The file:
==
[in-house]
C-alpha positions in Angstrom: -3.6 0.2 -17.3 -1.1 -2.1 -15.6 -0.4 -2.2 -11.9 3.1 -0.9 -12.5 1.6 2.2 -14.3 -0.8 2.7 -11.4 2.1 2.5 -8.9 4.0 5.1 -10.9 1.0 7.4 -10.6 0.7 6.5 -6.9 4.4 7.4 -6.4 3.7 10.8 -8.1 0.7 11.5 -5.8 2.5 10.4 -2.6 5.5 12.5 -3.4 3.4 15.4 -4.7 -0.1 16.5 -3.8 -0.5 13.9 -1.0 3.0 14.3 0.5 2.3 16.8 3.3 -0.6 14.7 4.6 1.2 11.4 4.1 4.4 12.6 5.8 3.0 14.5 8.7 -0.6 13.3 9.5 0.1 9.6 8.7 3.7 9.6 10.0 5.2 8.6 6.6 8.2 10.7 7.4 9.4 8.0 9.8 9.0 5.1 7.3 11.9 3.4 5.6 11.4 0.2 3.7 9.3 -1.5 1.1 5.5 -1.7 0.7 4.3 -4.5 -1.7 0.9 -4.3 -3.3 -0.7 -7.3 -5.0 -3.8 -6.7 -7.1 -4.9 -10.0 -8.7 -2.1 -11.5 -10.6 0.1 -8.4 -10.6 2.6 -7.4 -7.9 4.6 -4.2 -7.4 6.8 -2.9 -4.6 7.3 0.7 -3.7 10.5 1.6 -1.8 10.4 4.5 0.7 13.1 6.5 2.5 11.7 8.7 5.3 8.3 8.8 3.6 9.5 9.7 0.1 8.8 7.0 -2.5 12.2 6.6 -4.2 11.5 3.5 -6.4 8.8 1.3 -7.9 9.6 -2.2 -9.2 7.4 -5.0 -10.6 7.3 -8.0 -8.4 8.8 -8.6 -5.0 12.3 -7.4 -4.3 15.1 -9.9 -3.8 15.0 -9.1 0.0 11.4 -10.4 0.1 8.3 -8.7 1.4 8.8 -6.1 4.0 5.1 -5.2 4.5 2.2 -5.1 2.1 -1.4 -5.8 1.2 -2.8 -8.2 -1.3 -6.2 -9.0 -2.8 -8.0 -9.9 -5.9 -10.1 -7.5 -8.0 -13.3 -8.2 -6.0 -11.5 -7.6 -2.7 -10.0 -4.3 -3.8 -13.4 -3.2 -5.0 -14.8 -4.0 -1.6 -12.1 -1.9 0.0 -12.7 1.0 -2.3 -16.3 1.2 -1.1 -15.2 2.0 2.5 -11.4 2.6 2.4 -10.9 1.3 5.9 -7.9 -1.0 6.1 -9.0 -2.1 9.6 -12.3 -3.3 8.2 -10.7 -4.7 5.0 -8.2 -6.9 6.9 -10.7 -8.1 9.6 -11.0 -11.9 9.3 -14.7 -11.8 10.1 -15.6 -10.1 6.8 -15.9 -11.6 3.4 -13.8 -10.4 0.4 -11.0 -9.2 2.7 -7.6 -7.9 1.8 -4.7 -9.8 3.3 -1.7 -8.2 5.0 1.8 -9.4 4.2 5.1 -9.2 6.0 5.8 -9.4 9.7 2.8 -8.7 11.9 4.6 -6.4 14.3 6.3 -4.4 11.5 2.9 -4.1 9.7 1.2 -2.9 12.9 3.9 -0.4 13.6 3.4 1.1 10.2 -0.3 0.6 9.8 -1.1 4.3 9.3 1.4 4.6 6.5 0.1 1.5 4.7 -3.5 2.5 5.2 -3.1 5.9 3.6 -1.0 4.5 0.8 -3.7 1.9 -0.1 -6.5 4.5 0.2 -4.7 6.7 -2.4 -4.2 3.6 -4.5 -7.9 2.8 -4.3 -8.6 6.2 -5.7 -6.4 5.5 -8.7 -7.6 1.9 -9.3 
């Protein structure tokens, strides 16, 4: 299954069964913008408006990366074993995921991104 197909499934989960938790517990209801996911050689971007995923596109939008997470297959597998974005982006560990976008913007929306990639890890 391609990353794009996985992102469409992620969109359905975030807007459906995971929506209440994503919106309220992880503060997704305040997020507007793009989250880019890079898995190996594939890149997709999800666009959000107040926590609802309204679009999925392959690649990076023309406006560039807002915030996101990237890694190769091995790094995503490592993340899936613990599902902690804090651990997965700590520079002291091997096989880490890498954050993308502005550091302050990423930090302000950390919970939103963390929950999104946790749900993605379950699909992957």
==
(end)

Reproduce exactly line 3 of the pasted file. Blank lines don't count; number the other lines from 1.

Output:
């Protein structure tokens, strides 16, 4: 299954069964913008408006990366074993995921991104 197909499934989960938790517990209801996911050689971007995923596109939008997470297959597998974005982006560990976008913007929306990639890890 391609990353794009996985992102469409992620969109359905975030807007459906995971929506209440994503919106309220992880503060997704305040997020507007793009989250880019890079898995190996594939890149997709999800666009959000107040926590609802309204679009999925392959690649990076023309406006560039807002915030996101990237890694190769091995790094995503490592993340899936613990599902902690804090651990997965700590520079002291091997096989880490890498954050993308502005550091302050990423930090302000950390919970939103963390929950999104946790749900993605379950699909992957």